William Shakespeare

(26 April 1564 - 23 April 1616 / Warwickshire)

William Shakespeare Quotes

  • ''If she be false, O then heaven mocks itself!
    I'll not believe't.''
    William Shakespeare (1564-1616), British dramatist, poet. Othello, in Othello, act 3, sc. 3, l. 278-9. On seeing Desdemona approaching him.
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  • ''A terrible childbed hast thou had, my dear;
    No light, no fire: th' unfriendly elements
    Forgot thee utterly.''
    William Shakespeare (1564-1616), British dramatist, poet. Pericles, in Pericles, act 3, sc. 1, l. 56-8. He supposes Thaisa is dead, after giving birth to his daughter in a storm at sea.
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  • ''In companions
    That do converse and waste the time together,
    Whose souls do bear an equal yoke of love,
    There must be needs a like proportion
    Of lineaments, of manners, and of spirit.''
    William Shakespeare (1564-1616), British dramatist, poet. Portia, in The Merchant of Venice, act 3, sc. 4, l. 11-5. Arguing that Bassanio and his friend Antonio, who spend ("waste") so much time together, must be alike.
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  • ''Now I want
    Spirits to enforce, art to enchant,
    And my ending is despair,
    Unless I be relieved by prayer,
    Which pierces so that it assaults
    Mercy itself, and frees all faults.''
    William Shakespeare (1564-1616), British dramatist, poet. Prospero, in The Tempest, epilogue, l. 13-8. Addressing the audience, having abandoned his role as magician.
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  • ''Murder her brothers and then marry her—
    Uncertain way of gain, but I am in
    So far in blood that sin will pluck on sin.''
    William Shakespeare (1564-1616), British dramatist, poet. Richard, in Richard III, act 4, sc. 2, l. 62-4.
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  • ''We'll have a swashing and a martial outside,
    As many other mannish cowards have
    That do outface it with their semblances.''
    William Shakespeare (1564-1616), British dramatist, poet. Rosalind, in As You Like It, act 1, sc. 3, l. 118-22. Proposing a swashbuckling disguise as a fighting man.
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  • ''Holofernes. He is too picked, too spruce, too affected, too odd as it were, too peregrinate as I may call it.
    Sir Nathaniel. A most singular and choice epithet.''
    William Shakespeare (1564-1616), British dramatist, poet. Sir Nathaniel and Holofernes, in Love's Labor's Lost, act 5, sc. 1, l. 12-15. Speaking of Armado; "picked" = fastidious; "peregrinate" = outlandish.
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  • ''Theseus. The best in this kind are but shadows; and the worst are no worse, if imagination amend them.
    Hippolyta. It must be your imagination then, and not theirs.
    Theseus. If we imagine no worse of them than they of themselves, they may pass for excellent men.''
    William Shakespeare (1564-1616), British dramatist, poet. Theseus and Hippolyta, in A Midsummer Night's Dream, act 5, sc. 1, l. 211-6. Watching "Pyramus and Thisbe" as staged by Bottom, Quince, and their crew.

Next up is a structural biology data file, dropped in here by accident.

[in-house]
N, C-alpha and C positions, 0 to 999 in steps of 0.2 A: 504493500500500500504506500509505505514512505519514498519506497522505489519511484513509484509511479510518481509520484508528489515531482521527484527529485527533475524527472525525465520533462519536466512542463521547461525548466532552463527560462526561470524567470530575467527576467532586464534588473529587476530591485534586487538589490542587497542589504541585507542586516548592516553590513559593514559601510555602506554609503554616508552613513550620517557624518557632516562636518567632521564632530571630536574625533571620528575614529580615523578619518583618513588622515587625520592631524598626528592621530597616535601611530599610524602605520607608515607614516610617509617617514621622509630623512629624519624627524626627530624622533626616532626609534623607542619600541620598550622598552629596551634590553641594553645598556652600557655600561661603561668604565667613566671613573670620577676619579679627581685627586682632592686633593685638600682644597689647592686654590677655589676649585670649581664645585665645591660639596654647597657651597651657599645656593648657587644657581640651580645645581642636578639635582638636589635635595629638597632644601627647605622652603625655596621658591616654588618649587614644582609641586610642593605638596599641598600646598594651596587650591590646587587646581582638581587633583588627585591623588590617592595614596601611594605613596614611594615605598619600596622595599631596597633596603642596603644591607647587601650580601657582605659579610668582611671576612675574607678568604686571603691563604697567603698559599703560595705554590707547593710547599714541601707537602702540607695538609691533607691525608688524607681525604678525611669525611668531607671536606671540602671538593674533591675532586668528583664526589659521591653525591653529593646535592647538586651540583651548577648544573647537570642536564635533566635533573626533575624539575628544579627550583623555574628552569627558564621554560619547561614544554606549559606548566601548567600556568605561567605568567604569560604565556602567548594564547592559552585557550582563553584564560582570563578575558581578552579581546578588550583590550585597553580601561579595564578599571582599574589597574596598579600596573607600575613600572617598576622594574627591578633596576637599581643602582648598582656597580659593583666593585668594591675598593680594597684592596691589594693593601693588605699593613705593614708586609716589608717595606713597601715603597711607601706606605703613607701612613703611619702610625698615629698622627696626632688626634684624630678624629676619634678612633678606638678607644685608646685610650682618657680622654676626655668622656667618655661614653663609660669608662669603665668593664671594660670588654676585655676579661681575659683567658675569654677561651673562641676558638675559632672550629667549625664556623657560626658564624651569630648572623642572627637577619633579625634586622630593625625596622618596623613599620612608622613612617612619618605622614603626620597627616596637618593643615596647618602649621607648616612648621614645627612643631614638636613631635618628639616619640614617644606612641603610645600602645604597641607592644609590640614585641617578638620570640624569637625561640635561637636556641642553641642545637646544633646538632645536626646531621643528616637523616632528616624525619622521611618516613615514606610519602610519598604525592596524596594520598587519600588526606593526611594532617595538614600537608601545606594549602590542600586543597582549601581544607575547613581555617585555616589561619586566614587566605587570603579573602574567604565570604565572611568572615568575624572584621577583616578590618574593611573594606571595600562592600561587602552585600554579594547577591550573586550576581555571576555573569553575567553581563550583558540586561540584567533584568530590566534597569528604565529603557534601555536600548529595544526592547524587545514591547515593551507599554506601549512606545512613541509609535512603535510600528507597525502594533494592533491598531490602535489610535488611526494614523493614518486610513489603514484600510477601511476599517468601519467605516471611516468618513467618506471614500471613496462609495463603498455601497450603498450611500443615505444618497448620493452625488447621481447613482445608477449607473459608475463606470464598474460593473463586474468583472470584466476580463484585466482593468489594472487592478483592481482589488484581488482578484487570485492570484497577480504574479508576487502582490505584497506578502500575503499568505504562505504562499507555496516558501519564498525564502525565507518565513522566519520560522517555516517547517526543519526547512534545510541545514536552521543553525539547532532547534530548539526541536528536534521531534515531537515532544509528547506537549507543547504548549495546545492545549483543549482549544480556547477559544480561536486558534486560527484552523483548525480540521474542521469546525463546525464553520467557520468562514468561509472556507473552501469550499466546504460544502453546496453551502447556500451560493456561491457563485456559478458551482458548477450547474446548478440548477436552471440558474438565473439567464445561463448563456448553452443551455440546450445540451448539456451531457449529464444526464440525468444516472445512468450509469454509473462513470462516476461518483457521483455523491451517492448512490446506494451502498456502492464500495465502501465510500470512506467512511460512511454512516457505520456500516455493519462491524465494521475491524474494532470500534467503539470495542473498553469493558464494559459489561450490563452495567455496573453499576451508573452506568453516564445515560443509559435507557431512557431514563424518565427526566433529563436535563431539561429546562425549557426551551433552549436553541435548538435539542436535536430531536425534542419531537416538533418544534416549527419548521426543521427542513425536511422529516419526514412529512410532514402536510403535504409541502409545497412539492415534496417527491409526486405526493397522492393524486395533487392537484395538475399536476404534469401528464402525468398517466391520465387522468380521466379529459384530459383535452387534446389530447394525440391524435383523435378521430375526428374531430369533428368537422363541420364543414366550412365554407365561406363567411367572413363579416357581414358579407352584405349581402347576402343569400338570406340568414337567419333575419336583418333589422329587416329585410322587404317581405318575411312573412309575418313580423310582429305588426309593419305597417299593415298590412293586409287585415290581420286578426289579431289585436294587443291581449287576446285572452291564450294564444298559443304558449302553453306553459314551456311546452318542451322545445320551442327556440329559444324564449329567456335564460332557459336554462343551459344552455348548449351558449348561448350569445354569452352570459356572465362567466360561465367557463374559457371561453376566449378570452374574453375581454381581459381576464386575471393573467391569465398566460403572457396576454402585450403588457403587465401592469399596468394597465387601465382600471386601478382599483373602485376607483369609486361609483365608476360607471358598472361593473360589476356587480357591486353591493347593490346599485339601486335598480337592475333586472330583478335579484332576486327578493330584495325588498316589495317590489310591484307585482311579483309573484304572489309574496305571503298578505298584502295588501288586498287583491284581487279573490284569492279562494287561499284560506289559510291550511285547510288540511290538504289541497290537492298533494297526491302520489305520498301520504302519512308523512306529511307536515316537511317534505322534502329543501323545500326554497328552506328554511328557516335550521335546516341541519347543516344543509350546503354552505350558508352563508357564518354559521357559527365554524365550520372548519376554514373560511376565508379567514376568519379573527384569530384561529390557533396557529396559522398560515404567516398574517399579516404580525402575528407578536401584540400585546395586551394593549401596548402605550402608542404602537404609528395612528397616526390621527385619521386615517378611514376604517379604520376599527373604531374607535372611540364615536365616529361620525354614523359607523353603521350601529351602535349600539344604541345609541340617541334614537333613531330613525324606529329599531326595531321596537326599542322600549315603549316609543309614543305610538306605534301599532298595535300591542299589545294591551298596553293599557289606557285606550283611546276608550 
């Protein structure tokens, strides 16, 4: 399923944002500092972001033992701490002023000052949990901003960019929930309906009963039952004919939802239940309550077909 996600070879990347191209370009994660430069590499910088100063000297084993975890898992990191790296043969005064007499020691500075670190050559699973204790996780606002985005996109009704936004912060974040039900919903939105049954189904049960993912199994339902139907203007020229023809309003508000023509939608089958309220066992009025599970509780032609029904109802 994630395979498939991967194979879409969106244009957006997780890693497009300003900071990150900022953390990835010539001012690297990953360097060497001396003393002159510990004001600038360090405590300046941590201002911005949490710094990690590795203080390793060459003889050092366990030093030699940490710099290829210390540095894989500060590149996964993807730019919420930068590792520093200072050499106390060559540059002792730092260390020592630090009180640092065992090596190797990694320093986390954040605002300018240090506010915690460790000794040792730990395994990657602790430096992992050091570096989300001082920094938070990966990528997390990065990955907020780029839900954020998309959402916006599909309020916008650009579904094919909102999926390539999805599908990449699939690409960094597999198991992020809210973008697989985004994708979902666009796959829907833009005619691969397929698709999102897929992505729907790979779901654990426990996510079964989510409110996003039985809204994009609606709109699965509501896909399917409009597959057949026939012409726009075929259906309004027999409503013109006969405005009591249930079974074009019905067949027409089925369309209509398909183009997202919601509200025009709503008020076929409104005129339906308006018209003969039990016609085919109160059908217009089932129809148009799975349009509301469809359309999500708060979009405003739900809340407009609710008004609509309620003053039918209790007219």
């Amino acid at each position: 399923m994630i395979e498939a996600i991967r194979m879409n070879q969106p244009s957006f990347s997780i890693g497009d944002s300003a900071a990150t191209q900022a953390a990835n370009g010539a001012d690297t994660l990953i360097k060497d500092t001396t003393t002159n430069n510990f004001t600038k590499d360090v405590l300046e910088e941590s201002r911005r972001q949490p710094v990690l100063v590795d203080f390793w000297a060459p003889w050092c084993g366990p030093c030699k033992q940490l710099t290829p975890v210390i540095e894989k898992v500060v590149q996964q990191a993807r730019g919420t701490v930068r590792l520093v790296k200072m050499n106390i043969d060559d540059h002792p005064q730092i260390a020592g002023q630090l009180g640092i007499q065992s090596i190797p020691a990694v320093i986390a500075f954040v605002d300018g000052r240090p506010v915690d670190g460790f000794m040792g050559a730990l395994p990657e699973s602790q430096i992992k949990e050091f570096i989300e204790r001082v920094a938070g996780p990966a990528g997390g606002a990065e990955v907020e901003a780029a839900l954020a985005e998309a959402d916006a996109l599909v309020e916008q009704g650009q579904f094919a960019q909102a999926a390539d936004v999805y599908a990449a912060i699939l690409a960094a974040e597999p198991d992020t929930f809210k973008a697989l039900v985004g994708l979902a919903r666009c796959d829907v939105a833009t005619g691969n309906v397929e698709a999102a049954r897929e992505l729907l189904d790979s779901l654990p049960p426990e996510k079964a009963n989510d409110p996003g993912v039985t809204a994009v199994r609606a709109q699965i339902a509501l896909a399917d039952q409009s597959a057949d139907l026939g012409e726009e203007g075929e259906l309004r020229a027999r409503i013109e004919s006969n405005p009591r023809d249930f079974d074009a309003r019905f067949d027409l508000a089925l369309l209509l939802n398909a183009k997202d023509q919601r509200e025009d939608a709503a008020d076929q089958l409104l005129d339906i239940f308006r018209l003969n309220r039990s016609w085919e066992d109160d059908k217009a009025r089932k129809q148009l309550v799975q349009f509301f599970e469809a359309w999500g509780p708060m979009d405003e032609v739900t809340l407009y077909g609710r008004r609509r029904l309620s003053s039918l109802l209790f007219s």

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  • ''No profit grows where is no pleasure ta'en.
    In brief, sir, study what you most affect.''
    William Shakespeare (1564-1616), British dramatist, poet. Tranio, in The Taming of the Shrew, act 1, sc. 1, l. 39-40. Advising his master Lucentio; "affect" = find pleasing.
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  • ''When icicles hang by the wall,
    And Dick the shepherd blows his nail,
    And Tom bears logs into the hall,
    And milk comes frozen home in pail;
    When blood is nipped, and ways be foul,
    Then nightly sings the staring owl:
    Tu-whit, tu-whoo!—
    A merry note,
    While greasy Joan doth keel the pot.''
    William Shakespeare (1564-1616), British dramatist, poet. Winter, in Love's Labor's Lost, act 5, sc. 2, l. 912-20. The first stanza of the song of Winter at the end of the play; the refrain ends in merriment in spite of winter.
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Best Poem of William Shakespeare

A Fairy Song

Over hill, over dale,
Thorough bush, thorough brier,
Over park, over pale,
Thorough flood, thorough fire!
I do wander everywhere,
Swifter than the moon's sphere;
And I serve the Fairy Queen,
To dew her orbs upon the green;
The cowslips tall her pensioners be;
In their gold coats spots you see;
Those be rubies, fairy favours;
In those freckles live their savours;
I must go seek some dewdrops here,
And hang a pearl in every cowslip's ear.

Read the full of A Fairy Song

Sonnet Ci

O truant Muse, what shall be thy amends
For thy neglect of truth in beauty dyed?
Both truth and beauty on my love depends;
So dost thou too, and therein dignified.
Make answer, Muse: wilt thou not haply say
'Truth needs no colour, with his colour fix'd;
Beauty no pencil, beauty's truth to lay;
But best is best, if never intermix'd?'
Because he needs no praise, wilt thou be dumb?

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